Successful Entrepreneurship – Cracking the Code

Successful Entrepreneurship - Cracking the Code

There are many stories about poor immigrants who arrived in Canada with nothing more than a dream and then built a life of privilege. How did they do it?

It is not clear to most people that a person with a post-secondary education goes on to work as an employee in the labor force. Our educational system teaches students how to be employees, not entrepreneurs.

We often wonder how these people managed to achieve their rags-to-rich stories. Here’s my perspective on Cracking The Code to Successful Entrepreneurship as someone who was raised in an entrepreneurial family.

1. Most employees will never be financially independent. You can be fired by anyone, regardless of whether you’re a bookkeeper at the entry-level or the CEO of a large company. Financial catastrophe is possible if you are so vulnerable.

2. The only way to financial independence is to create and sustain a profitable business.

3. A “magic formula”, which will help you evaluate the chances of a business’s success, exists.

[(Sale Price of Product – Variable Cost of Product) x Units Sold] – Fixed Overhead costs = Profit

Accounting professionals will recognize this formula as the Contribution Margin Ratio.

Let’s show you how to make Bubble Tea. You may be wondering why there are so many Bubble tea shops in Toronto. They make a lot of money and have very little risk.

* Price per bubble tea drink – $4.00

* Per drink cost (water, powder, and sugar): $0.50

* Drink sales per calendar month, assuming 100 drinks per day – 3,000

* Monthly rent for the shop: $3,000

* No labor costs are assumed – the shop owners will operate it themselves in the beginning years.

See also  Ten Reasons Why Most People Venture Into Business

* (($4.00- $0.50) x 3000 ] = $10.500 in sales

* Profit after paying rent: $10,500 – $3,000 = $7,500

This formula can be applied to multinational soft drink companies to analyze the beverage businesses. You will begin to see why soft-drink companies have grown from humble beginnings into global corporations.

This formula can be used to evaluate any type of small business, including a restaurant, nail salon, or hair salon. It is important to select businesses that have a high-profit margin. This means a high selling price for the service/product and a low cost of supply. Also, you should consider high customer traffic (i.e. units sold and people served).

Future Vision – Cash Flow Projection

Before you move on, it is important to determine if your business will make a profit. This step is critical to avoid failure.

Find out what it costs to start and manage your business. These are the most popular:

* Rent – How much does it cost to rent the area where you want to put up?

* Payroll tax and wages – do you need employees? Or can you run the business on your own? What amount should you earn to cover your living expenses?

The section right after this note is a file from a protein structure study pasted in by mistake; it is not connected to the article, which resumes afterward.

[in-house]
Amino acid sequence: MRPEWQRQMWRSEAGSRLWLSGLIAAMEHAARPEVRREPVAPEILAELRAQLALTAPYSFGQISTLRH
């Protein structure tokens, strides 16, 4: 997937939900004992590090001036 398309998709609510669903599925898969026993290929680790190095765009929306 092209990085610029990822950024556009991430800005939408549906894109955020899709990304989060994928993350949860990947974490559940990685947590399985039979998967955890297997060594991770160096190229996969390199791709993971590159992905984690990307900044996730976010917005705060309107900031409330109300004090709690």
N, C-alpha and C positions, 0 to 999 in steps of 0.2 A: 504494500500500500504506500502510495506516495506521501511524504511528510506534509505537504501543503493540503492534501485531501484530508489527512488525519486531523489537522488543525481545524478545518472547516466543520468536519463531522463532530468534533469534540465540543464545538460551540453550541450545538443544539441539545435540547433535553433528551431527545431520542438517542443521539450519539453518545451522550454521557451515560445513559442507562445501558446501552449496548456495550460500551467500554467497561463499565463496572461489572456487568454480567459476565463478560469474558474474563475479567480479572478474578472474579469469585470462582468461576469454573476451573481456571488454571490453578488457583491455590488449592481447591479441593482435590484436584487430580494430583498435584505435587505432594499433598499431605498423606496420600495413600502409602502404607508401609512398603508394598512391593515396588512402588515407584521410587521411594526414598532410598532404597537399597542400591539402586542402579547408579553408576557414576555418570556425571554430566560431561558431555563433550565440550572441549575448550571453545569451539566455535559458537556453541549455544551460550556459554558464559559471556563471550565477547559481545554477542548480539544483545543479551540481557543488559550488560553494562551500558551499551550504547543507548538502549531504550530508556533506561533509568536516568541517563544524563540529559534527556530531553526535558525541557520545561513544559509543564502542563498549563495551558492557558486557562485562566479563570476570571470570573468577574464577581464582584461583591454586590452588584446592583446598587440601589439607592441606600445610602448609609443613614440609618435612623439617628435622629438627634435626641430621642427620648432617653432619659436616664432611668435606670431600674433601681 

* Advertising costs – What types of advertising will your company use – radio, TV, or internet? And what are their costs and potential returns on investment?

* The cost of raw materials or inventory – can these be imported? If you answer yes, then you will need to consider the impact of exchange rate fluctuations on your profitability.

* Equipment purchase – equipment such as phones, computers, and the IT network. Also, furniture and specialized equipment that you need for your particular line of business, like equipment for opening a restaurant.

See also  NEW Alternative Ways to Make Money From Your Site

* Business liability insurance: To protect yourself against liability in the event that someone is inadvertently injured by your product/service, or on your premises.

* Pricing – How much can you sell your product/service to make it competitive with other businesses in your industry?

After you have figured out your monthly overhead and pricing, you can now determine the number of unit sales that you will need to break even. Remember the Contribution Margin Ratio we looked at. To create a cash flow projection model, use a spreadsheet.

Protecting yourself – Creditor Proofing

You could lose your entire business if things go wrong. Consider the following strategies to help protect your personal assets against creditors from your business.

1. Incorporate the company. This will give you some creditor protection. Most obligations of a corporation are limited to its assets. Therefore, this structure can protect personal assets. The structure can also provide income tax benefits that will not be discussed.

2. Pay your statutory debt promptly, and in particular:

* Deductions from the Payroll Source;

* Federal and Provincial Sales Tax collected

* Vacation and employee wages.

These debts can be borne by corporate directors, regardless of whether the company is incorporated. The shareholder, i.e. the business owner, and the director in many small businesses are one person.

3. Avoid giving personal guarantees regarding your corporation’s obligations (e.g. landlords, suppliers) if you are able to, unless absolutely necessary.

To address the issues in this article, you will need to have a financial specialist on your team. A CPA can be of great assistance to you.

See also  4 Essentials Areas of a Business

I hope I have helped to unravel some of the mysteries behind success as an aspiring entrepreneur. Make sure you use this tool well and don’t stop dreaming!

About the Author

The author graduated from the University of Ottawa with degrees both in Economics and Commerce. He is currently a Chartered Professional Accountant and Licensed Insolvency trustee practicing in Toronto, Canada.